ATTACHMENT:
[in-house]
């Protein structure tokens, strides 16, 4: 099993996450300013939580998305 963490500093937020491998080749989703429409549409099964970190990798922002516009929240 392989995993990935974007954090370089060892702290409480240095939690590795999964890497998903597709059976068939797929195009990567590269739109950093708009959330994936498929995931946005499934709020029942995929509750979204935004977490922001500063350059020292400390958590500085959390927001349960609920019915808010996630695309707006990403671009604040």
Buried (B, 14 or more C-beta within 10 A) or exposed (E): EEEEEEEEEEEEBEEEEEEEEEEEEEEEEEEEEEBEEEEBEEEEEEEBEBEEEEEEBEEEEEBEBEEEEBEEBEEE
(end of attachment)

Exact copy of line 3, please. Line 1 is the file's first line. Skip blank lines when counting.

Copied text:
Buried (B, 14 or more C-beta within 10 A) or exposed (E): EEEEEEEEEEEEBEEEEEEEEEEEEEEEEEEEEEBEEEEBEEEEEEEBEBEEEEEEBEEEEEBEBEEEEBEEBEEE